Analysis Of Doubt, A Parable By John Patrick Shanley

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What does the text suggest about how one’s way of thinking directs their course of action?
In the modern play, Doubt, A Parable, John Patrick Shanley creates the thought provoking idea of how an individual accuses another of wrongdoing, and acts on such accusations, based on weak groundwork formed with no real substance, but rather their dislike for the other based on their conflicting values. The predator excuses their unfounded doubts on their vigilance, when rather it is due to their ignorance and intolerance.
The reader see Sister Aloysius’ evident dislike for Father Flynn through the sugar incident, which coincides with Sister Aloysius’ discovery of Father Flynn’s nails. Sister Aloysius is about to serve Father Flynn when she notices his nails and completely stills. By her next phrase, “Oh yes,” the reader recognizes how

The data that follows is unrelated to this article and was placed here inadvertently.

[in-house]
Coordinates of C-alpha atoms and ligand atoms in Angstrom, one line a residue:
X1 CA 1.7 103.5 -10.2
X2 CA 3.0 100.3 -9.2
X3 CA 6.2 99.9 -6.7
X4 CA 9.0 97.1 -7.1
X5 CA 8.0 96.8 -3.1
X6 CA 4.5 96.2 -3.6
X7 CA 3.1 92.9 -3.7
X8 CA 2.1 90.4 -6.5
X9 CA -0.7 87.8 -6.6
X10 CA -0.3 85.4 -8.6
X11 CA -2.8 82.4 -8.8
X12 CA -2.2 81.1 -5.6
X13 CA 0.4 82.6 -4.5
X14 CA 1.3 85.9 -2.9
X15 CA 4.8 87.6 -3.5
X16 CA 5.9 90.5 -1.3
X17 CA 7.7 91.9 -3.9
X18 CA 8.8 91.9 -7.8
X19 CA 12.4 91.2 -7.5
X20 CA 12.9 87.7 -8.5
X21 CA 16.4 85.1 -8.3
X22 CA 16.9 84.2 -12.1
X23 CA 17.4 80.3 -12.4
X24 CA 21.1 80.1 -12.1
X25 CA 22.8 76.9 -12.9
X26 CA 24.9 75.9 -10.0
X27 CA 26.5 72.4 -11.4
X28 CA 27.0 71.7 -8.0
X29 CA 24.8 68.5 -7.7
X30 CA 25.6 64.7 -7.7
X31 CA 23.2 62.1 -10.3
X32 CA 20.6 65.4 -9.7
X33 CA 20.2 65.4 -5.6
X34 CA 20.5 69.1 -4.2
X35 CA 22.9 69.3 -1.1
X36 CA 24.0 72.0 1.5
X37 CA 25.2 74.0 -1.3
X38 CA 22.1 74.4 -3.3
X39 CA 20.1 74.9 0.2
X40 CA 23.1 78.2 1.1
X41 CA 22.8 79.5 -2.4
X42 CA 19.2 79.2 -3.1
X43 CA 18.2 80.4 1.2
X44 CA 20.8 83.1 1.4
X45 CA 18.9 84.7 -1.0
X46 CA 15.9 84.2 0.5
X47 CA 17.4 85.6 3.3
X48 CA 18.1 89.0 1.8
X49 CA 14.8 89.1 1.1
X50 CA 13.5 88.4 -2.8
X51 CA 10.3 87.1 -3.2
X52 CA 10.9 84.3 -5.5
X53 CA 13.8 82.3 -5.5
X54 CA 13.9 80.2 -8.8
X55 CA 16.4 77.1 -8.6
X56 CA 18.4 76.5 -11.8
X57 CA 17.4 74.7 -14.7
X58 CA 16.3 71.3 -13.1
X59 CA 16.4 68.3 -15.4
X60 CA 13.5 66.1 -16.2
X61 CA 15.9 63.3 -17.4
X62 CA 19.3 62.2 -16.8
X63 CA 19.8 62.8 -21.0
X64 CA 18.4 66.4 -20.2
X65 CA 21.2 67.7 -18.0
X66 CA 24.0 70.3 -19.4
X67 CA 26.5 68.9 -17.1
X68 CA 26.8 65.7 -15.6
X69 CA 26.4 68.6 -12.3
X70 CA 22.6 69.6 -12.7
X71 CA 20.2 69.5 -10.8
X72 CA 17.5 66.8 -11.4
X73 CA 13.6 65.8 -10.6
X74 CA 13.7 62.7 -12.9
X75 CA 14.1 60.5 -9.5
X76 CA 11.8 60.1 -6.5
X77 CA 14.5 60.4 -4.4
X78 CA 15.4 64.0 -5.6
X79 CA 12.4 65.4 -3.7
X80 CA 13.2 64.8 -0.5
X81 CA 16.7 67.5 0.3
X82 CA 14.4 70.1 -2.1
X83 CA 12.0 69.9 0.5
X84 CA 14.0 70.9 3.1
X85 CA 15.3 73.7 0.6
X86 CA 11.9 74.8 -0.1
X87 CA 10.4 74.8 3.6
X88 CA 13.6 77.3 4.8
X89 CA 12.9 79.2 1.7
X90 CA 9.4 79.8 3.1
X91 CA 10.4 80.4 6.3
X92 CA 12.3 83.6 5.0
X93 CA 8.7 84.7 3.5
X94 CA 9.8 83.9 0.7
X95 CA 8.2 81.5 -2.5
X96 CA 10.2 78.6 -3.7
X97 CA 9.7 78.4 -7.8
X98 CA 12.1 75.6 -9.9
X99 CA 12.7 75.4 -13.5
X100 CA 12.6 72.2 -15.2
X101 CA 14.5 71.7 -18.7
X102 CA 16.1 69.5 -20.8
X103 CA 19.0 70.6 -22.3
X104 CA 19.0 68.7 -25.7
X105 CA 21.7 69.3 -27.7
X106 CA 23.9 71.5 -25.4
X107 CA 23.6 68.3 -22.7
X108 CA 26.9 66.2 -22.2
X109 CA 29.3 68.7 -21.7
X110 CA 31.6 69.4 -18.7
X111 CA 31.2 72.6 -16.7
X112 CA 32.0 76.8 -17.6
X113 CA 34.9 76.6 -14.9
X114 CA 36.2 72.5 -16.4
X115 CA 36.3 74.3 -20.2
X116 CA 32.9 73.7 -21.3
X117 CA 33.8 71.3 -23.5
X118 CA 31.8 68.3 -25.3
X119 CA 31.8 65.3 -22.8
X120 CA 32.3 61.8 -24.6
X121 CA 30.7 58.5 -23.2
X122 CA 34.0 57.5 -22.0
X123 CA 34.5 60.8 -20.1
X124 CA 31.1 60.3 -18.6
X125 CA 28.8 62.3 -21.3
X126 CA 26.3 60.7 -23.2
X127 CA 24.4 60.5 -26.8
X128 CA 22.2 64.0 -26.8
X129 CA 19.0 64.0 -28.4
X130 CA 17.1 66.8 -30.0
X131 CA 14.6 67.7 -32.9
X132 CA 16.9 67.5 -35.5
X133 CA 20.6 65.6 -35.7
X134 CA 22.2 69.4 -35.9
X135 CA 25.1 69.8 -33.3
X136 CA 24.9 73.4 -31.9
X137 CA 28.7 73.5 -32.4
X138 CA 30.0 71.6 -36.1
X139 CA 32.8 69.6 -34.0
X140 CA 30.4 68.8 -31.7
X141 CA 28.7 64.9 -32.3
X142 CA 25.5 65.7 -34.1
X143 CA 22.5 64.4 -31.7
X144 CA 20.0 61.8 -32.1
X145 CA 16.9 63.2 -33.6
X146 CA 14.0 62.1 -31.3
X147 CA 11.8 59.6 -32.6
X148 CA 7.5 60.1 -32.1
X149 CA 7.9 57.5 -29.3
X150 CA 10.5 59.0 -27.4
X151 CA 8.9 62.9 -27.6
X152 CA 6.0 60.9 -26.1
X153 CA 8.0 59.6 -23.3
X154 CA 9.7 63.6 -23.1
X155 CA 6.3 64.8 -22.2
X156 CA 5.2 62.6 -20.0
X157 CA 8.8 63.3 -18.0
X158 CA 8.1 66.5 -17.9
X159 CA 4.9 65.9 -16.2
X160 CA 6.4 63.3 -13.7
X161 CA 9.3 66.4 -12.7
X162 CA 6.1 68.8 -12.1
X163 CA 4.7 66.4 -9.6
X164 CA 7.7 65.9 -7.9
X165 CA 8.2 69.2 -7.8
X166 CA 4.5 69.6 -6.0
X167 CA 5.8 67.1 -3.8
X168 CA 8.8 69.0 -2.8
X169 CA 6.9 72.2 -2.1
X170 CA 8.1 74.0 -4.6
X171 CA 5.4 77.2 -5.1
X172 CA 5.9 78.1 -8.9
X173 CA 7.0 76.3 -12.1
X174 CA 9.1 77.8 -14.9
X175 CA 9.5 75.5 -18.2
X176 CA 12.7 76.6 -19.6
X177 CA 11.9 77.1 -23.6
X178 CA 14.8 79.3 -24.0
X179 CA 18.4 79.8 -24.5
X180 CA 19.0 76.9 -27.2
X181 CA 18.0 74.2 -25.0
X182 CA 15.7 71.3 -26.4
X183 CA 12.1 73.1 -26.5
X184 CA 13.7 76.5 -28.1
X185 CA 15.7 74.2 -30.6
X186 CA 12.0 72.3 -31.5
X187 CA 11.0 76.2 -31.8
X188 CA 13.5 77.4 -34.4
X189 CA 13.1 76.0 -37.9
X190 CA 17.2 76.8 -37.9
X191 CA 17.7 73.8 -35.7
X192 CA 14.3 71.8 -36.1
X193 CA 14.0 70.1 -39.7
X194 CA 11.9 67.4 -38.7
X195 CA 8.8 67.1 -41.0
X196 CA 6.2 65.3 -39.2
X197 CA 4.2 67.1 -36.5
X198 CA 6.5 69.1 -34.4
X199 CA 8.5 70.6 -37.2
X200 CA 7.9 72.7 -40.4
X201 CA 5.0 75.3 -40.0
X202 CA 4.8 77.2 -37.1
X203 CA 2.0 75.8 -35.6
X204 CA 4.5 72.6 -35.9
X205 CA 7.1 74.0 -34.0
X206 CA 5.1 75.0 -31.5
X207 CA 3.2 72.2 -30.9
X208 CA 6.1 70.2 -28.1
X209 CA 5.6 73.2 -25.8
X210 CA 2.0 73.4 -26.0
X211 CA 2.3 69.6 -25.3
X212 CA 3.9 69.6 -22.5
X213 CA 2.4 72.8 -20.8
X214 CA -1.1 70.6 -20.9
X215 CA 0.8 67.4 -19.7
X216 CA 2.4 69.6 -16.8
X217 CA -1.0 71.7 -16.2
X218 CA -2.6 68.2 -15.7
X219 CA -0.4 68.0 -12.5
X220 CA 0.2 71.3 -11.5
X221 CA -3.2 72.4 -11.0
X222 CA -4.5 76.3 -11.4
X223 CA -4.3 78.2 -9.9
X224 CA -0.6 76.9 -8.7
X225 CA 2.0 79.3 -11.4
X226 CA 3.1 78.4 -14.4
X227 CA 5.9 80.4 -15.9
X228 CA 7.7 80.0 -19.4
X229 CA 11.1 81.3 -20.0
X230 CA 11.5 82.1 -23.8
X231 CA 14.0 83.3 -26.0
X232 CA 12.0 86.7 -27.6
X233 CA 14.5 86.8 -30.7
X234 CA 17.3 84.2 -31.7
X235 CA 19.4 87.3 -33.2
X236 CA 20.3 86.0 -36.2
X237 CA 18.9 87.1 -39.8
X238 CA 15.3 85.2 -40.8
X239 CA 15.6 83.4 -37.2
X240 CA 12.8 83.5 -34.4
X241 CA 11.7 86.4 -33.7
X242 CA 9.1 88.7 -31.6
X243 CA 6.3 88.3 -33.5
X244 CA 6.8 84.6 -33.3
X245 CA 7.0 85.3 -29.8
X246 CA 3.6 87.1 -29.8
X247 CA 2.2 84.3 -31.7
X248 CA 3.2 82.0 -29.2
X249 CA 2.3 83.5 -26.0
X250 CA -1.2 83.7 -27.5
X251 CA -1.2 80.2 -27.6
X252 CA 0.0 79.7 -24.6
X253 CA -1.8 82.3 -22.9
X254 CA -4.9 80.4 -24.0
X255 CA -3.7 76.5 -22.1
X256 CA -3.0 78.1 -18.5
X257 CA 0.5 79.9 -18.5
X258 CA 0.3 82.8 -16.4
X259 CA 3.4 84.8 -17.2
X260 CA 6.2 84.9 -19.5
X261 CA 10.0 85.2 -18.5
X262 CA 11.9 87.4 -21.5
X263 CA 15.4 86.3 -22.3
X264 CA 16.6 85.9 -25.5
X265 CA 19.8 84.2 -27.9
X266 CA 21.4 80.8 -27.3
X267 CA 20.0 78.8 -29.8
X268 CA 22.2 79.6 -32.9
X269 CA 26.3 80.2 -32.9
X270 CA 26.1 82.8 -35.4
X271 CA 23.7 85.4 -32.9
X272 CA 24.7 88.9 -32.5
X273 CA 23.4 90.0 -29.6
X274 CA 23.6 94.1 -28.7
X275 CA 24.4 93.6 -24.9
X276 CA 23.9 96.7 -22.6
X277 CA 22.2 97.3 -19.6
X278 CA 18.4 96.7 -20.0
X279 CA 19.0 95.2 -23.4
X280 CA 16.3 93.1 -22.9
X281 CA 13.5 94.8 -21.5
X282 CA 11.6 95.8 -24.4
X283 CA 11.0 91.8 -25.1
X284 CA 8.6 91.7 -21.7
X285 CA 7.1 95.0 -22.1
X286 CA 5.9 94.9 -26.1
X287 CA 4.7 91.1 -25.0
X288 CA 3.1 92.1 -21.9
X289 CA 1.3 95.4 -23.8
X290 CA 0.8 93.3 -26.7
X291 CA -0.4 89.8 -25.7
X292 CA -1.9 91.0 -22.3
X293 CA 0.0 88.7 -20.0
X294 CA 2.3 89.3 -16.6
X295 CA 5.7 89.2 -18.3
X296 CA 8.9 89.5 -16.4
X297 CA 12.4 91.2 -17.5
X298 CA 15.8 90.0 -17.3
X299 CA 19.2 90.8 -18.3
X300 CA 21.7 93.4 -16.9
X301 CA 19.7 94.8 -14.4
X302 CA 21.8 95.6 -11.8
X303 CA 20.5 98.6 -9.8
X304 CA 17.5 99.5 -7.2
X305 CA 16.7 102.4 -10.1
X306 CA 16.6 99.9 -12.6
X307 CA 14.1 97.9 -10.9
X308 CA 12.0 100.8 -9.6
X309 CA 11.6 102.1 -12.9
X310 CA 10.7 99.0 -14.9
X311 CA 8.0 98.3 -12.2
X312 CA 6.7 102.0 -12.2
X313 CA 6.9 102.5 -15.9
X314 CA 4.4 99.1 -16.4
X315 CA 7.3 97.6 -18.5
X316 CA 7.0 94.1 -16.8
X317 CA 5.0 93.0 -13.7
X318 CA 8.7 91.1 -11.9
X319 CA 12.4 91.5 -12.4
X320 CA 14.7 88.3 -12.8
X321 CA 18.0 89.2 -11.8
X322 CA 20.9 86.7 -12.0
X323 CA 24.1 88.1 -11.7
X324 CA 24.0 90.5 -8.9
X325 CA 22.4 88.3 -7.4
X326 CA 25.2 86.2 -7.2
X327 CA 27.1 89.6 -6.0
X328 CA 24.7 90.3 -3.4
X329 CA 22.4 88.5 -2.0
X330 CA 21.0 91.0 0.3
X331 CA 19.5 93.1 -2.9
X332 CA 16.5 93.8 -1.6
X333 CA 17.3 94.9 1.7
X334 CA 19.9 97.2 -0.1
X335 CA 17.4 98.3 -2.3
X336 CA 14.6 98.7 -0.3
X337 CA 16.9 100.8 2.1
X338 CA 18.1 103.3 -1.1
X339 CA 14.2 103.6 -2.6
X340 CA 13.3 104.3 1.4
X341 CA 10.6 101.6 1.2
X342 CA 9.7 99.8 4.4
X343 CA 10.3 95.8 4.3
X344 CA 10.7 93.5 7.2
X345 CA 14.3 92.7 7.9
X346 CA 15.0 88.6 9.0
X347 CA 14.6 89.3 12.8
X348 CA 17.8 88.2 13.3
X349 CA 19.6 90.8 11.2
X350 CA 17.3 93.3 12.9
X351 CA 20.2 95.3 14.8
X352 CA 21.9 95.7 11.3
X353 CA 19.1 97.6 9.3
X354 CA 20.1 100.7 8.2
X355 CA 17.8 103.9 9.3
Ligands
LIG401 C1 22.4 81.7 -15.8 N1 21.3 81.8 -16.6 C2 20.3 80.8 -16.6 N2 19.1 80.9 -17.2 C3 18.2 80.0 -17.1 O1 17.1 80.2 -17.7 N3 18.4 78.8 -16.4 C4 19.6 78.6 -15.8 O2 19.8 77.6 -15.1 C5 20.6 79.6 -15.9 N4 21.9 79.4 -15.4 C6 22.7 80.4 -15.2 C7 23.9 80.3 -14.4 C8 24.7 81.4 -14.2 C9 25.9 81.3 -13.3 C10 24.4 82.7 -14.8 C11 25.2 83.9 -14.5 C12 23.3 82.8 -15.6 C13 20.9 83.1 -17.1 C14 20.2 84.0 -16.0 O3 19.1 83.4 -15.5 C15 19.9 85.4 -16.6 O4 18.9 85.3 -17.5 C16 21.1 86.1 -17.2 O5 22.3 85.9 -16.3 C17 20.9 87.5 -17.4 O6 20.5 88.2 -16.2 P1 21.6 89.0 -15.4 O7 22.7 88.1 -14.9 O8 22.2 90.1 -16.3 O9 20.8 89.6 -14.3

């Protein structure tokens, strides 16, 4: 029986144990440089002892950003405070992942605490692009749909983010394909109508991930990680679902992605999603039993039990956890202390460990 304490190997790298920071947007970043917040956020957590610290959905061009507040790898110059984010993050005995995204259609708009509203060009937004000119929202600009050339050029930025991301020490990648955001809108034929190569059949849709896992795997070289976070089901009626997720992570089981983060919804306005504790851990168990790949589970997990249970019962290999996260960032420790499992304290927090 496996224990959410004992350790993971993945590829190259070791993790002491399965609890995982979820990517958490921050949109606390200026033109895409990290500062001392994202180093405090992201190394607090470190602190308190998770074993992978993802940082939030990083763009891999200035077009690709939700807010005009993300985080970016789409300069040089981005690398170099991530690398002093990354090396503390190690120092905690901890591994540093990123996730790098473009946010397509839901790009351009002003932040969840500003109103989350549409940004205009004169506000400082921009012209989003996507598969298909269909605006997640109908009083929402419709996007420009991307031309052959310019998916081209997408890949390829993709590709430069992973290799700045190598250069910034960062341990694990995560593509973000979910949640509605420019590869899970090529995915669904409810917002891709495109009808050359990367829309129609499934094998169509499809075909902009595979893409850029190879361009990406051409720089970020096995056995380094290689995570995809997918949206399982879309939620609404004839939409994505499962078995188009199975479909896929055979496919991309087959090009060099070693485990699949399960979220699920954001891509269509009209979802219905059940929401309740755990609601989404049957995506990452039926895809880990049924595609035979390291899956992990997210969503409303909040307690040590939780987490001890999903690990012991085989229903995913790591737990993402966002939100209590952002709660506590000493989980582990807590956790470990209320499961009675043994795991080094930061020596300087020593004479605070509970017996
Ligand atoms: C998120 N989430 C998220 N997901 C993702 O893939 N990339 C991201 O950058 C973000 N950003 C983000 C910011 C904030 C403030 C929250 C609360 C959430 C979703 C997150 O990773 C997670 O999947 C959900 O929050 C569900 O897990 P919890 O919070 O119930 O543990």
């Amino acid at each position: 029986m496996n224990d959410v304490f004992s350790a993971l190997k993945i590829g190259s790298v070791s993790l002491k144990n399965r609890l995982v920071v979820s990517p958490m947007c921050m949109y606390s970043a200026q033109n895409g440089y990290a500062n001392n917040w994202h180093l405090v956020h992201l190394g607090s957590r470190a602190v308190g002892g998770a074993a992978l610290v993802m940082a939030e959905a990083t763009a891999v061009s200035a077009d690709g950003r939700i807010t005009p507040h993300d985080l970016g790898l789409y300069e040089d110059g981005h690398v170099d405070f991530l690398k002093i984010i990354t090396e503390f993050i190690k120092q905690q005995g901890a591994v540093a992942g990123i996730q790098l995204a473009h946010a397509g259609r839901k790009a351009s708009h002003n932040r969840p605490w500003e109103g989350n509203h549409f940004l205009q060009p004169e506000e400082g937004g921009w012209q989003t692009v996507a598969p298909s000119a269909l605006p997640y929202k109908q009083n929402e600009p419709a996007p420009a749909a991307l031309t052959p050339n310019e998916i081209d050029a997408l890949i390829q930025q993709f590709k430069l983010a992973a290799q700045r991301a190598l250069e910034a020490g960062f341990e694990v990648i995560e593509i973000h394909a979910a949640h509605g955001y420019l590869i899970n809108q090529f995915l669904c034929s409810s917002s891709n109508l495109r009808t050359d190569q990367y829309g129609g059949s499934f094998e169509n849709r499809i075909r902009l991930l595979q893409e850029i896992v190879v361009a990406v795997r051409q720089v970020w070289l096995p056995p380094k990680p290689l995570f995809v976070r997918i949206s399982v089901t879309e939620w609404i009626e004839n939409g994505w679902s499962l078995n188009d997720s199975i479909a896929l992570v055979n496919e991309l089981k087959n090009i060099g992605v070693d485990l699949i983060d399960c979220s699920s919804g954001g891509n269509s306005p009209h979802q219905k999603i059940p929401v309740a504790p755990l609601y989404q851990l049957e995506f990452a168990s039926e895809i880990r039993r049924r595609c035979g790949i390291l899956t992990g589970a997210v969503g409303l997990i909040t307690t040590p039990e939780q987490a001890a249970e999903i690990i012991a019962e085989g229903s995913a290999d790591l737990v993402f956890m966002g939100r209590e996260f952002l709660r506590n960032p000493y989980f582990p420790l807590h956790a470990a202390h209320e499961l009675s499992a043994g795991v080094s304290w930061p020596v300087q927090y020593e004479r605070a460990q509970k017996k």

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He pushes on the walls of her firm values, and Sister Aloysius intensely dislikes this, as seen with her appalled response. As well, the reader sees a similar response of concealed fury from Sister Aloysius when she notices that Father Flynn uses a ballpoint pen. Earlier on in the play the reader is informed of Sister Aloysius’ hatred for ballpoint pens, and such is evidently displayed with her tone when she mentions Father Flynn’s use of ballpoint pens. By associating ballpoint pens to Father Flynn, Sister Aloysius naturally develops negative feelings for Father Flynn. In addition, Father Flynn has an extremely different approach to education, in comparison to Sister Aloysius. Father Flynn believes in having a relaxed relationship with one’s students, whereas Sister Aloysius believes in strict teaching. Such is seen when Father Flynn is willing to neglect Donald Muller’s offence of drinking altar wine, whereas Sister Aloysius is not. Although Sister Aloysius does not directly comment on Father Flynn’s teaching, noting her comments on Sister James teaching style, similar to

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